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Theme Leaders: Sara Freedman and Tatiana Davidson

Please contact the theme leaders if you would like to initiate new projects or have other ideas about global collaboration related to this topic. You can also directly submit your project proposal here.​

Global COVID-19-related traumatic stress activities

The COVID-19 outbreak is a global problem, an unprecedented pandemic, a public health emergency of international concern that threatens lives and well-being of the world population. It is also affecting health care professionals on the front lines, as well as mental health professionals providing psychosocial support. 

As the COVID-19 outbreak is a global problem, it also requires a global solution. Therefore, global collaborating is vital, i.e. working together on COVID-19-related traumatic stress aspects (policies, best practices and research).

We will need to address how people may respond differently to the crisis around the world, how to best communicate about the outbreak and its consequences - taking culture, gender and age aspects into account - how to provide peer support to health workers or other affected professionals, and what are (online) interventions that are needed at a later stage.


The traumatic stress societies that are united in the Global Collaboration on Traumatic Stress (GCTS) have collected relevant information (listed below) on the COVID-19 virus and measures we can take, the consequences and how to respond to those who suffer from the consequences and how we support our health professionals.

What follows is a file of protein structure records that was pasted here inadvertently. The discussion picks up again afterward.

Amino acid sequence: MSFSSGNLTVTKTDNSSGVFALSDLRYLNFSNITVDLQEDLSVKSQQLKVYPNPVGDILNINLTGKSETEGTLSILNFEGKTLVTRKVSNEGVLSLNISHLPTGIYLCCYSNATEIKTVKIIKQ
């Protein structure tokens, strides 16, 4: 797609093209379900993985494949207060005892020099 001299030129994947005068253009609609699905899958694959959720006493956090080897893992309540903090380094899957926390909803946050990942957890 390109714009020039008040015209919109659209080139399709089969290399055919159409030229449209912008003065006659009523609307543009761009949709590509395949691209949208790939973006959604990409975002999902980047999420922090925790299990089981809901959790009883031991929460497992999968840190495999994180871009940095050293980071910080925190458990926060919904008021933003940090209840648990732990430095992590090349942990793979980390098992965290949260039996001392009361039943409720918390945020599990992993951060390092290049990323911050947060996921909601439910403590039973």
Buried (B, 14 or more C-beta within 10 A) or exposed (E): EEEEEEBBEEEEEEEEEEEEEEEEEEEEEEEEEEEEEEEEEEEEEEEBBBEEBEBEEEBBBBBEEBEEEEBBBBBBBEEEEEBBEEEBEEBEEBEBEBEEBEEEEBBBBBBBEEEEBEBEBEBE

COVID-19 information on STSS websites:

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1. C19 MentalHealthNet

The COVID-19 Mental Health Research Network 

Project leaders: Soraya Seedat & Nancy Kassam-Adams

Project completed, find details here.

2. Traumatic Stress and Adversity Faced by COVID-19 Frontline Healthcare Workers and Mental Healthcare Providers

Project leader:  Julian Ford

Study A

Temporal trends in health worker social media communication during the COVID-19 pandemic – Text Mining Approach 

Project completed, find details here.

Study B

Impact of the COVID-19 pandemic on mental health and human services providers – An international Global Collaboration on Psychotrauma survey 

Study group: Julian Ford, Rocio Chang, Ramez Dagher, Daniel Eichert, Damion Grasso, Wissam El Hage, Patricia Kerig, Tomoko Kishimoto, Chris Kristensen, Davide Marengo, Joshua Mersky, Misari Oe, Andrea Phelps, Sami Richa, Carolina Salgado, Soraya Seedat, Patricia Correia Santos, Chaoran Sun, Ulrich Schnyder, James Topitzes


As we enter the fourth year of the COVID-19 pandemic, the impact on healthcare workers and organizations is well recognized – but the toll on mental health and human services counselors in practice and in training has never been systematically evaluated.

Using a Qualtrics platform for secure data acquisition and privacy protection the survey of mental health providers from multiple disciplines is being done by an international team of traumatic stress from Australia, Brazil, China, France, Italy, Japan, Portugal, and the United States,  beginning two years after the start of the pandemic (June 2022) with repeated waves every 6 months.